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United States Court of Appeals, Tenth Circuit.

STAR INSURANCE COMPANY, Plaintiff Counter Defendant - Appellee, v. FEDERAL INSURANCE COMPANY, Defendant Counterclaimant - Appellant.

No. 16-6098

Decided: August 02, 2017

Before LUCERO, McKAY, and HARTZ, Circuit Judges.


Donald J. Flint is the president of C&C Tank Truck Services, Inc. (C&C) and D.J.F. Services, Inc. (DJF). He owns all of DJF; he and his wife are each 50% owners of C&C. C&C, based in Wewoka, Oklahoma, transports fluids for oil-rig operations. DJF, based in Holdenville, Oklahoma, provides oilfield services and operates ten oil and gas wells near or in Spur, Texas. Wewoka and Holdenville are nine miles apart, but Spur is about 340 miles southwest of both. Roger Cellars, a mechanic for C&C, was assigned by Flint to work on DJF equipment in Spur. On the return trip he caused a serious motor-vehicle accident. The issue in this case is whether Cellars was a loaned servant of DJF at the time of the accident. If so, Cellars's liability is covered under a policy issued by Federal Insurance Company. If, however, Cellars was acting as an employee of C&C, he was covered under a policy issued by Star Insurance Company. The district court ruled on summary judgment that Cellars was a loaned servant of DJF, and Federal appeals. Exercising jurisdiction under 28 U.S.C. § 1291, we affirm.

“We review the district court's grant of summary judgment de novo, applying the same standards that the district court should have applied.” Higby Crane Serv., LLC v. Nat'l Helium, LLC, 751 F.3d 1157, 1160 (10th Cir. 2014) (internal quotation marks omitted). Summary judgment shall be granted “if the movant shows that there is no genuine dispute as to any material fact and the movant is entitled to judgment as a matter of law.” Fed. R. Civ. P. 56(a). We review the evidence in the light most favorable to the nonmoving party. See Higby Crane, 751 F.3d at 1160.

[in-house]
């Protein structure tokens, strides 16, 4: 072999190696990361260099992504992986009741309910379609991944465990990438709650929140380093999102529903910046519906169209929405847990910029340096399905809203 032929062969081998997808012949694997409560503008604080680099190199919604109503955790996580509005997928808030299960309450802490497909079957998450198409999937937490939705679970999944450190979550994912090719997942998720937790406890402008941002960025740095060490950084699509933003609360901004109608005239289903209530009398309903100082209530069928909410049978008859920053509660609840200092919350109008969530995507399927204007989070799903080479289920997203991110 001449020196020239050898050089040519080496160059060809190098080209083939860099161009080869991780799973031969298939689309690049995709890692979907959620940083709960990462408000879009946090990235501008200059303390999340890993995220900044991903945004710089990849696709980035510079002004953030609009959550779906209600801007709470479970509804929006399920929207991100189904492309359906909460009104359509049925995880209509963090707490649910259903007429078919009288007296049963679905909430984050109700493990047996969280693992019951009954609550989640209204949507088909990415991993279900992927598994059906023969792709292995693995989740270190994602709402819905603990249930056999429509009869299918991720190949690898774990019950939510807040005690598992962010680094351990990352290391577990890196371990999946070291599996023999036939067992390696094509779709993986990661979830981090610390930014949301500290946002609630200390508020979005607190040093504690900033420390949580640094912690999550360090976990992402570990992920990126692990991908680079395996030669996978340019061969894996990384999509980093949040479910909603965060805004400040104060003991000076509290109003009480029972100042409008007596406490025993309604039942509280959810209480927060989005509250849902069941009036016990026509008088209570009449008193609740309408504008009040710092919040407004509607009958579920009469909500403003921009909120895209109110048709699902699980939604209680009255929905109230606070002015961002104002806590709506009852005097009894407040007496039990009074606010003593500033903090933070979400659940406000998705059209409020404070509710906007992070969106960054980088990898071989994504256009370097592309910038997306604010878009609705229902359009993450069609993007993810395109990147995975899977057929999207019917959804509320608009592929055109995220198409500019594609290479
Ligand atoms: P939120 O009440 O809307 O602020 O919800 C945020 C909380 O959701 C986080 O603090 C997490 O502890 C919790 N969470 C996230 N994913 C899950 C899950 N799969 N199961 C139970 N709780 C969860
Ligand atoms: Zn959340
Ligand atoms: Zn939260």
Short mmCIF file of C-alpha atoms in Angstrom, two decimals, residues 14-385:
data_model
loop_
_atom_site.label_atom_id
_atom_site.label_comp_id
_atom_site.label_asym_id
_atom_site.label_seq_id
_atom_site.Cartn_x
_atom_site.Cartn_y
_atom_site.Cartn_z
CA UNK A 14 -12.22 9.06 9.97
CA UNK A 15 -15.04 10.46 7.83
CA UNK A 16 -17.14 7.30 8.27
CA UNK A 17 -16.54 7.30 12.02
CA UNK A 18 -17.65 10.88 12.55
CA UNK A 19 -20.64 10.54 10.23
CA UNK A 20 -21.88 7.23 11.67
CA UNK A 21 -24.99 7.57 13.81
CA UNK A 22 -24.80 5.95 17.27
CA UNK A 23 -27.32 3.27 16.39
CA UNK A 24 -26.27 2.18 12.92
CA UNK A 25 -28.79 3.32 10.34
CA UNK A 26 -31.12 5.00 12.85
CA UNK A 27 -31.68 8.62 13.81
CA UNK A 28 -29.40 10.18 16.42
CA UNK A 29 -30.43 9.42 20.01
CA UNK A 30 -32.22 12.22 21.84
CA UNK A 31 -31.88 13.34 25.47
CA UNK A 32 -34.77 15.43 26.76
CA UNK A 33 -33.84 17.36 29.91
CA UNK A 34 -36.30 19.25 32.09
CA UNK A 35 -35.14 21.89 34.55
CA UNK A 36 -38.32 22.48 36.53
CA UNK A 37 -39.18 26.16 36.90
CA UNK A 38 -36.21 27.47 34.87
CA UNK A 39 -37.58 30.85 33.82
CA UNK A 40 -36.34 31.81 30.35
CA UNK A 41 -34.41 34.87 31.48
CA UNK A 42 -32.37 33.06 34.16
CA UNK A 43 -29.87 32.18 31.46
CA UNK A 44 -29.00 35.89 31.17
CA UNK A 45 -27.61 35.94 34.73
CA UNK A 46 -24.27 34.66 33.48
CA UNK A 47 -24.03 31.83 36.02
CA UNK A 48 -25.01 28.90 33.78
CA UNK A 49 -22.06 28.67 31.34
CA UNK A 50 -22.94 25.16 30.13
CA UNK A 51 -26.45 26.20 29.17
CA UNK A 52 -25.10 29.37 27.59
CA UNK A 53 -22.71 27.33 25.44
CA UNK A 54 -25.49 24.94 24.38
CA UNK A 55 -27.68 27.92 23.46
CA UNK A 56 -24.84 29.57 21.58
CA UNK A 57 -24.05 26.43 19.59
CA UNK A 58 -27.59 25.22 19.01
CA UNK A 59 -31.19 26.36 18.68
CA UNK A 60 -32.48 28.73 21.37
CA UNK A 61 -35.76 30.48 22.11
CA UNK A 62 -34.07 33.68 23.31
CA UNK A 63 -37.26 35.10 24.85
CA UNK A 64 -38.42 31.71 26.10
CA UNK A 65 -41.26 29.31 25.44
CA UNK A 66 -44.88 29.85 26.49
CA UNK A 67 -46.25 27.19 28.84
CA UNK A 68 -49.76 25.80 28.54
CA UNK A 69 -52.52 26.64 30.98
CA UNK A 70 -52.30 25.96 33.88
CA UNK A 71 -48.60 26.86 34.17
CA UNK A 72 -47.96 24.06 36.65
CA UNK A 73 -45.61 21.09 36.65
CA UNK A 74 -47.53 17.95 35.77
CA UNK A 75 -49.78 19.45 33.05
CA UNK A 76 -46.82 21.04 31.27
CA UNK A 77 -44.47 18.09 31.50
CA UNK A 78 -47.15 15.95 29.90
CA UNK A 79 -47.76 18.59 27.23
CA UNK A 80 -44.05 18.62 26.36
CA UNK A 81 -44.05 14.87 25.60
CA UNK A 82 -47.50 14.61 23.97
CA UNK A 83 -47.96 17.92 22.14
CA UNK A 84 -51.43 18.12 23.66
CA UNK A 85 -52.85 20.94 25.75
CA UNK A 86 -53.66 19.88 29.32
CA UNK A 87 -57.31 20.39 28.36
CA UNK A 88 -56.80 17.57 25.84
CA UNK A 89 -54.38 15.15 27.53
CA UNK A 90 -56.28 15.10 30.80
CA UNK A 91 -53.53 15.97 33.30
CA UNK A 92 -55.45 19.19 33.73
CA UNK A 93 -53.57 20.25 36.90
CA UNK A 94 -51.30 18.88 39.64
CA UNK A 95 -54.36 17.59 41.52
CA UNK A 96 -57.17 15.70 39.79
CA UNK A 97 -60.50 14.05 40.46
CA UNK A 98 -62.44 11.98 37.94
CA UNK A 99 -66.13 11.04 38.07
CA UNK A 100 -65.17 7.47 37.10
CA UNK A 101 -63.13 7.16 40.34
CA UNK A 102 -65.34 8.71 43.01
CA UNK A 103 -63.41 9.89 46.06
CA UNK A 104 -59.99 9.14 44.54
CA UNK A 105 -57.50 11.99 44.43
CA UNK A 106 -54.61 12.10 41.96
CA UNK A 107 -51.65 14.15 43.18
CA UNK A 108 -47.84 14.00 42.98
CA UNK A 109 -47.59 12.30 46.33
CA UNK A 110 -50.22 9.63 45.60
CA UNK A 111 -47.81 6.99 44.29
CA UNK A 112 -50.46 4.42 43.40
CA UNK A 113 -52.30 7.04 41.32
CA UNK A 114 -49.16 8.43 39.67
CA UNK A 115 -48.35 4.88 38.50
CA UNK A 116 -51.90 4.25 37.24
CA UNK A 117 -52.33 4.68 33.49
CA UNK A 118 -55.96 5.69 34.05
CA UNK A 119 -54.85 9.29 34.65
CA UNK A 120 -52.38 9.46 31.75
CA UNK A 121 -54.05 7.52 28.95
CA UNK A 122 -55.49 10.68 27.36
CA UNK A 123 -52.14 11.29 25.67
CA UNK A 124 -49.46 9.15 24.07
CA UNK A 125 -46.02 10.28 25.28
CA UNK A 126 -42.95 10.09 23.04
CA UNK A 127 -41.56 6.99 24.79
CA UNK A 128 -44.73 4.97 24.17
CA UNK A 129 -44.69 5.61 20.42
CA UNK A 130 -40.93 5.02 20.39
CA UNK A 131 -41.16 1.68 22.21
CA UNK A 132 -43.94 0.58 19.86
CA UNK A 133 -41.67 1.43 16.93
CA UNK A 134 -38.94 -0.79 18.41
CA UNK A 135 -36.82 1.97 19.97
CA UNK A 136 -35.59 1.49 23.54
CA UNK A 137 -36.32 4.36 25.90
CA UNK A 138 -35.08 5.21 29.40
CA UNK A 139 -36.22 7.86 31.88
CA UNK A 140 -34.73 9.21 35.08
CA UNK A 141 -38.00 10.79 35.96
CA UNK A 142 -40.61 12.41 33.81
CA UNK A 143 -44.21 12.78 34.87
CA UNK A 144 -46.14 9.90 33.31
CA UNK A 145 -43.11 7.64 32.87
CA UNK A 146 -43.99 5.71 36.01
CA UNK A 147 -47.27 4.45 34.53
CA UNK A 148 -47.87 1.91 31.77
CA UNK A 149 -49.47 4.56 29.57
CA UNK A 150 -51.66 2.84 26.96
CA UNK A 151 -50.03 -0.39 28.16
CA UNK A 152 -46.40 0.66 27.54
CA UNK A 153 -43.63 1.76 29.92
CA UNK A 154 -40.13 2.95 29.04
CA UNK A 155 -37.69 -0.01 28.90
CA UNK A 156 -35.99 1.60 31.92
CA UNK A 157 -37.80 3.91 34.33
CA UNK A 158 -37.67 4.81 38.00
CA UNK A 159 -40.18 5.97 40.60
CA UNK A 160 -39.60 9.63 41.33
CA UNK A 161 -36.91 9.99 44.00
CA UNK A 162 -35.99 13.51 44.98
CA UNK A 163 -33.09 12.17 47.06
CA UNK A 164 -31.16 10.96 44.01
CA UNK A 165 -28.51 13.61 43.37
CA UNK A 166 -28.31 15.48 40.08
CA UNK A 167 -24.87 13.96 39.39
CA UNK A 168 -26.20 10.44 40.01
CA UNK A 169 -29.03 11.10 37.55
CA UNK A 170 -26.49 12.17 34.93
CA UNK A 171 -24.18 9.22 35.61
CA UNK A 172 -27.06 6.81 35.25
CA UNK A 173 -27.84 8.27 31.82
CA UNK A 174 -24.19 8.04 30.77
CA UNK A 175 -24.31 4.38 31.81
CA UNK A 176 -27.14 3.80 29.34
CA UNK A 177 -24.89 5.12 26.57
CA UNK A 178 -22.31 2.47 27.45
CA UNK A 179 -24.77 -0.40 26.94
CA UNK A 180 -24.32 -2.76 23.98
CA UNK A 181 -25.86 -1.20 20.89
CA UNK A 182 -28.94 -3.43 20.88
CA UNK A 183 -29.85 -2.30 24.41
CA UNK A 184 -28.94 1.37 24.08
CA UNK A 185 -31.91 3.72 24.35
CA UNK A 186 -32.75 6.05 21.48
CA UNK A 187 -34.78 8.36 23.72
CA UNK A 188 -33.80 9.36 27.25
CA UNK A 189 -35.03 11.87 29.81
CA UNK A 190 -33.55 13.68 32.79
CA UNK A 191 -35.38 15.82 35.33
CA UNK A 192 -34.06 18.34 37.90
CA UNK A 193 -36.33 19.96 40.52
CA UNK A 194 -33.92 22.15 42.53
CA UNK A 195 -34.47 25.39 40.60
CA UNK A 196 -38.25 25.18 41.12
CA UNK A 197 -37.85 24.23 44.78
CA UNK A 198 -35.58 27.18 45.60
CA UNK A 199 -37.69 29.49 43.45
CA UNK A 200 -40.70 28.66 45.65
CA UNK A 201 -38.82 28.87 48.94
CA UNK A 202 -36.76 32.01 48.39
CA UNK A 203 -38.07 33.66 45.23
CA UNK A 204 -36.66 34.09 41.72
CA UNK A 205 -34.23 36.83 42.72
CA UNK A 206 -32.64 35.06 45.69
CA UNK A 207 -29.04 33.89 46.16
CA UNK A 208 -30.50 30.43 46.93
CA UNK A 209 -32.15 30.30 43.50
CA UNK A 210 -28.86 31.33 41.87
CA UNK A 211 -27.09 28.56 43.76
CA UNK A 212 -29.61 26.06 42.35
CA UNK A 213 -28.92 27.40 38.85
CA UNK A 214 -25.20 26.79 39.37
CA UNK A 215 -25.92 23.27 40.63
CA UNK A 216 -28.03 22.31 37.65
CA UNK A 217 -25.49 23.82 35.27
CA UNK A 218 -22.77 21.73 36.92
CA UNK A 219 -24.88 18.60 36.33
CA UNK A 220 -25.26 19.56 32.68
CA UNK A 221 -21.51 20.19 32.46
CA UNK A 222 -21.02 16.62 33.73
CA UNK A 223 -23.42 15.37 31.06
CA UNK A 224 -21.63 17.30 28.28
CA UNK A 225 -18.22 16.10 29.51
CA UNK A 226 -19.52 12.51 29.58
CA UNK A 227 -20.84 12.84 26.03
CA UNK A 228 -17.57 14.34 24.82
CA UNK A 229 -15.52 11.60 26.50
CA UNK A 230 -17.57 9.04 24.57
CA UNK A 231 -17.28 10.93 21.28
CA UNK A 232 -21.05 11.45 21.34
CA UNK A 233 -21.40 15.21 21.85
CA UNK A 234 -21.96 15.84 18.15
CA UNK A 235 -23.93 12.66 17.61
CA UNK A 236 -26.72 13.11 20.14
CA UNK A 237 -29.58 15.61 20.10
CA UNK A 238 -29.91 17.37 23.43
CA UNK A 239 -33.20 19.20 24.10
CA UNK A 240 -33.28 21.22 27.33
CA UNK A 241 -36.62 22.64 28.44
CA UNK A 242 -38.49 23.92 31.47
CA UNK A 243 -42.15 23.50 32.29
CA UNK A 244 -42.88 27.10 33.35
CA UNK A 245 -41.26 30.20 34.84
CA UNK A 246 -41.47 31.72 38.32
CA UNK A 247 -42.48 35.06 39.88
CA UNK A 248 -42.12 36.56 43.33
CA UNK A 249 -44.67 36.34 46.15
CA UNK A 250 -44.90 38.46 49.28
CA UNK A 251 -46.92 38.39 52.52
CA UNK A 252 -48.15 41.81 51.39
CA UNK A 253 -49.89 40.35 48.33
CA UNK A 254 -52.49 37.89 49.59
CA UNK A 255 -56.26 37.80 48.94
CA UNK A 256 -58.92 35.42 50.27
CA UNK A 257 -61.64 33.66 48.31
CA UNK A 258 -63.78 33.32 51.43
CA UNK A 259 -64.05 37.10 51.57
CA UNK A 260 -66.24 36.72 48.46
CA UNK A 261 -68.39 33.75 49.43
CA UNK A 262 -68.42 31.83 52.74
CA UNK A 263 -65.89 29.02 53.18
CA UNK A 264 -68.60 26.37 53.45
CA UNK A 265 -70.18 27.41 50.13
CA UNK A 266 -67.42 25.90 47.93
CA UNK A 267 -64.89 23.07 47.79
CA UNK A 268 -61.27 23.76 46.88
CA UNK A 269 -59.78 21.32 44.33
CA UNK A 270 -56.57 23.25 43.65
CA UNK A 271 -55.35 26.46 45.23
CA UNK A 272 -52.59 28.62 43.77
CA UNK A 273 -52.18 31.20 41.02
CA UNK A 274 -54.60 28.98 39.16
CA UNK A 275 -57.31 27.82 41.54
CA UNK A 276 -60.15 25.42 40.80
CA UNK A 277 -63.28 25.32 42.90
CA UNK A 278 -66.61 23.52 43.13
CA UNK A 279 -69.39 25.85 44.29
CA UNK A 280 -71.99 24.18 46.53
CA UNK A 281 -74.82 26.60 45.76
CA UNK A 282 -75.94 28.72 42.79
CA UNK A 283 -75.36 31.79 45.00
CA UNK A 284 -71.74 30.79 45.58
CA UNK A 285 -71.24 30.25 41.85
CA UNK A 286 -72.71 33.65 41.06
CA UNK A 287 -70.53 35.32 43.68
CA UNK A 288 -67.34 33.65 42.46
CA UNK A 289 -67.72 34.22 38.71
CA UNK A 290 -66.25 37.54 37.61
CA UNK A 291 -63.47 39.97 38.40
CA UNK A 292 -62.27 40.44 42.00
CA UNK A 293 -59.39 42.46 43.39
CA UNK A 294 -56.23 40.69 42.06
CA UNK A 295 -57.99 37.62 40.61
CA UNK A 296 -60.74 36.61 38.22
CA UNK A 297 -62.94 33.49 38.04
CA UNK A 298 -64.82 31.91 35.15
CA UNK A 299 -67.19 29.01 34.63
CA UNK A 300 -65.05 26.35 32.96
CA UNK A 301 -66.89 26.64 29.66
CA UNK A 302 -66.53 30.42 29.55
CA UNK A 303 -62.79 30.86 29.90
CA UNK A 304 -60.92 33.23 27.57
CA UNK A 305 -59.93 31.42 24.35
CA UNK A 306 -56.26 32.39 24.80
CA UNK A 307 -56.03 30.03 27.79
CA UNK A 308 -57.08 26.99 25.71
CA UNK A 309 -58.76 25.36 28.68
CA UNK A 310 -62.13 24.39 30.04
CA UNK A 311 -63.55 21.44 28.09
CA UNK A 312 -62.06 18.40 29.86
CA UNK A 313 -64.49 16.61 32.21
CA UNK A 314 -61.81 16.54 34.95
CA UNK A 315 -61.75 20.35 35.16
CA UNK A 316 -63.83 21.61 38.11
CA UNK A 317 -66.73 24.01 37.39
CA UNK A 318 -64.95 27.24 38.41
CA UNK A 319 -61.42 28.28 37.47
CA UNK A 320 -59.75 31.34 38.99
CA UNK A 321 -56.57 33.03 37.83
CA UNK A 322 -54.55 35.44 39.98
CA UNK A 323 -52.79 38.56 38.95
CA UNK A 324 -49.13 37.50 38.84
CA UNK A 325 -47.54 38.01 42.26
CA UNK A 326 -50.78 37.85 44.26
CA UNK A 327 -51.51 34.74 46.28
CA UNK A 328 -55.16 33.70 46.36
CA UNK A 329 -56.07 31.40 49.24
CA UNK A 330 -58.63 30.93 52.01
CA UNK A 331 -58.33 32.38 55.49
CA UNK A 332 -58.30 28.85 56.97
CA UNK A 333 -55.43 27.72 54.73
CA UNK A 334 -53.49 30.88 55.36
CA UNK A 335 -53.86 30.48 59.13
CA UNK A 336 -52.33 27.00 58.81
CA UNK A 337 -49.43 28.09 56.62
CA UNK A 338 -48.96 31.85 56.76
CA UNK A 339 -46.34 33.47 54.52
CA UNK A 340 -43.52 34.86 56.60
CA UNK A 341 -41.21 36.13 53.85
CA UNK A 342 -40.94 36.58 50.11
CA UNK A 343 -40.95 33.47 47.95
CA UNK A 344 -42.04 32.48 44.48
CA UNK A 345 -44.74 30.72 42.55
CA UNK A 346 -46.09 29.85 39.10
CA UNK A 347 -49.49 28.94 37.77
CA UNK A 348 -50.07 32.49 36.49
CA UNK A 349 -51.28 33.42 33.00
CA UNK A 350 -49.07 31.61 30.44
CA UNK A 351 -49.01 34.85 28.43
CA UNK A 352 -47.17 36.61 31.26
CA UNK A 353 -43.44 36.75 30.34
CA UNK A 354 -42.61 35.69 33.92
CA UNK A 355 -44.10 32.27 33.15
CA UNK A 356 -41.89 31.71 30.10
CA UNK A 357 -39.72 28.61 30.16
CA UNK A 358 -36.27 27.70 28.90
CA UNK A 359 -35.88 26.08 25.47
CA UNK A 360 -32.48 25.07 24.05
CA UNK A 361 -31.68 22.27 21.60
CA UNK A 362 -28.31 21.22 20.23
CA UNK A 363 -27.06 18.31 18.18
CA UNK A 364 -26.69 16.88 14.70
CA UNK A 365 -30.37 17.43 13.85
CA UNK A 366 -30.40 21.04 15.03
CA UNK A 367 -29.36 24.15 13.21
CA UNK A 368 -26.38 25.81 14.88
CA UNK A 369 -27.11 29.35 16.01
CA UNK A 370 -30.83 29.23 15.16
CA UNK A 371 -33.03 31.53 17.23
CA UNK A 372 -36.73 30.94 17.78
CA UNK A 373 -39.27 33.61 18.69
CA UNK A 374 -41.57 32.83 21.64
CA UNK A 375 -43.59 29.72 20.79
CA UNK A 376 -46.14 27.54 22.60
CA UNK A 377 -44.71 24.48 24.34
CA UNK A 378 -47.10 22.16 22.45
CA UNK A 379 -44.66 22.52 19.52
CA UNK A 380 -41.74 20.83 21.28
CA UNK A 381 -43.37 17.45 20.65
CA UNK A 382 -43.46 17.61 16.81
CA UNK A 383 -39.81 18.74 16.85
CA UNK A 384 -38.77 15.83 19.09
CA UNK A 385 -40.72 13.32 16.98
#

In early March 2012 a DJF pulling unit in Spur needed repair. Flint decided to send Darryl Cornell, who acted as DJF's chief mechanic. Federal contends, and we will assume, that Cornell was an independent contractor, not an employee of DJF. To perform his job, he owned a service truck that carried the tools he needed for work; he had no employees of his own. Chad Collins, a DJF employee, was to accompany Cornell. Flint also instructed C&C supervisor Barry Wood to send Cellars, a mechanic for C&C, to assist on the job. Cornell, however, fell ill, so Cellars and Collins had to go alone. On March 6, Cellars met with Cornell, who told him what he needed to do. Cornell provided his tools and truck, which Cellars and Collins drove to Spur.

In Spur the two men replaced the air compressor on the rig. But when that did not solve the problem, they called Cornell for advice. During some downtime Cellars provided routine maintenance on a C&C truck that had been loaned to DJF for use in Spur.

By March 8, Cornell had gotten permission from his doctor to travel. He borrowed a truck from DJF and drove to Spur to assist Collins and Cellars. Once there, Cornell determined that the others had installed the compressor incorrectly and the motor needed to be taken to Holdenville for repair. He directed Collins and Cellars how to remove the motor from the pulling unit and the two men loaded it into the DJF truck per his instructions.

On March 9, Cornell, Collins, and Cellars drove back to Holdenville. Collins drove the DJF truck with the oil-rig motor in the back, and Cellars followed in Cornell's service truck. Cornell rode with Collins because that truck was more comfortable and Cornell was still not feeling well. The trucks were traveling in Oklahoma when Cellars collided with a car in which Loretta Rolen was a passenger. She sustained serious injuries and sued Cellars, C&C, and DJF.